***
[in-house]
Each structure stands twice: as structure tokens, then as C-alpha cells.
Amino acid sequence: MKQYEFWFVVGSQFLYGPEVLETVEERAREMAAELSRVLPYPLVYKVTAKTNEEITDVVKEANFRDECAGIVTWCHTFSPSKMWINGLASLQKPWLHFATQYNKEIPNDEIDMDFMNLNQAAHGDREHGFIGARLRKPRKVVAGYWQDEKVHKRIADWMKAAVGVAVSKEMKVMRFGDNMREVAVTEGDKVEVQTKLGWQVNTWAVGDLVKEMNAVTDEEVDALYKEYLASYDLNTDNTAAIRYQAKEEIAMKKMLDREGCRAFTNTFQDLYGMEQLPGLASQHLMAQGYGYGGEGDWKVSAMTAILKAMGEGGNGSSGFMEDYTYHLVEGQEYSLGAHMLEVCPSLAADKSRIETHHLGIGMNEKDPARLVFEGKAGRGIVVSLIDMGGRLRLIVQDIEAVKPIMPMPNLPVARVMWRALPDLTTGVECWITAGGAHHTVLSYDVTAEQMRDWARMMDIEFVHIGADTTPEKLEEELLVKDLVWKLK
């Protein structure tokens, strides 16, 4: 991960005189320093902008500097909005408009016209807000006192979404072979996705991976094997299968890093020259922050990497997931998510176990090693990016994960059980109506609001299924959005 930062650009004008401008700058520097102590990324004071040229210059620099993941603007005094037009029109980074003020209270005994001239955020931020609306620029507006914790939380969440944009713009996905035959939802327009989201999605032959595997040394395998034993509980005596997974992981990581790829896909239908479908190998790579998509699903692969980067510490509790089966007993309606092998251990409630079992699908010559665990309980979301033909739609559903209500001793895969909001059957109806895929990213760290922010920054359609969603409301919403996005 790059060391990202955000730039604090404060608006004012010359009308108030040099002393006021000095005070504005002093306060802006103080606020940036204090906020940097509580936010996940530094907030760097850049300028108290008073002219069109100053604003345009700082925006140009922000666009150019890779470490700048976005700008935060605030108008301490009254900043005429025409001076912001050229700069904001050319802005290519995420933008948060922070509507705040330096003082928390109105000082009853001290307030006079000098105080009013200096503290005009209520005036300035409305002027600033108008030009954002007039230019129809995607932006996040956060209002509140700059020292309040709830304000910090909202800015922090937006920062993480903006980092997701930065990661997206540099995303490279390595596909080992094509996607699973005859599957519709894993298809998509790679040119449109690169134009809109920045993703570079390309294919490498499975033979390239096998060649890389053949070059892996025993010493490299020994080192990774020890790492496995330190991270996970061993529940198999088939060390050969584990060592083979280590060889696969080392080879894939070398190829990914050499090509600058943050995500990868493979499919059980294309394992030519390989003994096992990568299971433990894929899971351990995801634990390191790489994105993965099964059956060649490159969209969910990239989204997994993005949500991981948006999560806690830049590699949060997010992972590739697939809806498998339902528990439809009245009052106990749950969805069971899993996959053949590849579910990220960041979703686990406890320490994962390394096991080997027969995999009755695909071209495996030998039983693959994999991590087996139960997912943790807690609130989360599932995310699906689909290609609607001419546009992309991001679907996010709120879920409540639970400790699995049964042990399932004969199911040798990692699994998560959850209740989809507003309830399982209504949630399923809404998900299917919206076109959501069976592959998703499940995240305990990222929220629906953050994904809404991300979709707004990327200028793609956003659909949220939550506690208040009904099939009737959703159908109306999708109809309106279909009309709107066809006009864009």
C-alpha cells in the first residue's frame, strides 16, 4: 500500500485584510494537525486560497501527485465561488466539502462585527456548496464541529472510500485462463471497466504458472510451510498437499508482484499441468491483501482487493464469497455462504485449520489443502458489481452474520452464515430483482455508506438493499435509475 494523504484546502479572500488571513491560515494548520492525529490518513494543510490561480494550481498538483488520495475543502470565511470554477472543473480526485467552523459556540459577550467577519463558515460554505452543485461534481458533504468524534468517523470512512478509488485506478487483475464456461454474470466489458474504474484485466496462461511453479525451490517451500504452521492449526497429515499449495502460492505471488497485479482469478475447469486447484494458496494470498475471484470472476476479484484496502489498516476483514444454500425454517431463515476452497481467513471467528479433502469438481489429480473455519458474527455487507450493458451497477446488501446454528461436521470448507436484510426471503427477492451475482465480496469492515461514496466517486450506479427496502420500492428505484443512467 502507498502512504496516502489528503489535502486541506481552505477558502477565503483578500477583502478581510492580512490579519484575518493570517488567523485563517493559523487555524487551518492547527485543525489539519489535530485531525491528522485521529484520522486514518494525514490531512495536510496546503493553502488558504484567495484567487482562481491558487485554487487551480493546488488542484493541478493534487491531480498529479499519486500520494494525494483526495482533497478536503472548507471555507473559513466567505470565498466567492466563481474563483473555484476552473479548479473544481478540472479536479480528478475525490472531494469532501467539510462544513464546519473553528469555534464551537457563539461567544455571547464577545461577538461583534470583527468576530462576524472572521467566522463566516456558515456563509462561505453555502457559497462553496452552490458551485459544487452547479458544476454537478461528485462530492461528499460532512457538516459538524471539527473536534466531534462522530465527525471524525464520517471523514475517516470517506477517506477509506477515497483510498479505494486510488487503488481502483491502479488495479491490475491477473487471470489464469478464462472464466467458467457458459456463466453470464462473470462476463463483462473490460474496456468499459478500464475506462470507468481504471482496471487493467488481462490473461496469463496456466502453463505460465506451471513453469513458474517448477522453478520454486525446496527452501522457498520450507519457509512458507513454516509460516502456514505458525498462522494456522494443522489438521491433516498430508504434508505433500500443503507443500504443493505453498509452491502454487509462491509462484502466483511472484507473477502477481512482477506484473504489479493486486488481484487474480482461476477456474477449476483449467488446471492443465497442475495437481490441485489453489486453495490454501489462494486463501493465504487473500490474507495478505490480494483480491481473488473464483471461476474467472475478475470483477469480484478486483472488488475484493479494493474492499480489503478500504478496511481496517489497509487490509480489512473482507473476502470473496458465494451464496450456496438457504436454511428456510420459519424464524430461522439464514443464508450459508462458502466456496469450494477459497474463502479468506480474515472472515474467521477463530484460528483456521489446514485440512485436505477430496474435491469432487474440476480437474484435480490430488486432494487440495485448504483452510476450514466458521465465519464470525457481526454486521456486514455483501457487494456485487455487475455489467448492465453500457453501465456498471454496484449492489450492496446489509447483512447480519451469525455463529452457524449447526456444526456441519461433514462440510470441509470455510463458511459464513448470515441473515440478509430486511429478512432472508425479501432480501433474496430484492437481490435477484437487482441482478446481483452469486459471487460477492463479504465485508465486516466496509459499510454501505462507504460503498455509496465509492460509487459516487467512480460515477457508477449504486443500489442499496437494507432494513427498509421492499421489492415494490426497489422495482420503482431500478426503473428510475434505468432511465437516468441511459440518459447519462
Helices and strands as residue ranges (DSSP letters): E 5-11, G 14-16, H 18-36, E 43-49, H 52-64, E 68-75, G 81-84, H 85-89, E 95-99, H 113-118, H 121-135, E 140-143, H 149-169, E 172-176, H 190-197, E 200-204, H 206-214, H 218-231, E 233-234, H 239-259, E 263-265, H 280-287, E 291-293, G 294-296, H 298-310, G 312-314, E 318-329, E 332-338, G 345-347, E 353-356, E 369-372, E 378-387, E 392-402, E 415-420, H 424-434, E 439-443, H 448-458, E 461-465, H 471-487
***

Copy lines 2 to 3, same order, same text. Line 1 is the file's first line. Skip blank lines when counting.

Each structure stands twice: as structure tokens, then as C-alpha cells.
Amino acid sequence: MKQYEFWFVVGSQFLYGPEVLETVEERAREMAAELSRVLPYPLVYKVTAKTNEEITDVVKEANFRDECAGIVTWCHTFSPSKMWINGLASLQKPWLHFATQYNKEIPNDEIDMDFMNLNQAAHGDREHGFIGARLRKPRKVVAGYWQDEKVHKRIADWMKAAVGVAVSKEMKVMRFGDNMREVAVTEGDKVEVQTKLGWQVNTWAVGDLVKEMNAVTDEEVDALYKEYLASYDLNTDNTAAIRYQAKEEIAMKKMLDREGCRAFTNTFQDLYGMEQLPGLASQHLMAQGYGYGGEGDWKVSAMTAILKAMGEGGNGSSGFMEDYTYHLVEGQEYSLGAHMLEVCPSLAADKSRIETHHLGIGMNEKDPARLVFEGKAGRGIVVSLIDMGGRLRLIVQDIEAVKPIMPMPNLPVARVMWRALPDLTTGVECWITAGGAHHTVLSYDVTAEQMRDWARMMDIEFVHIGADTTPEKLEEELLVKDLVWKLK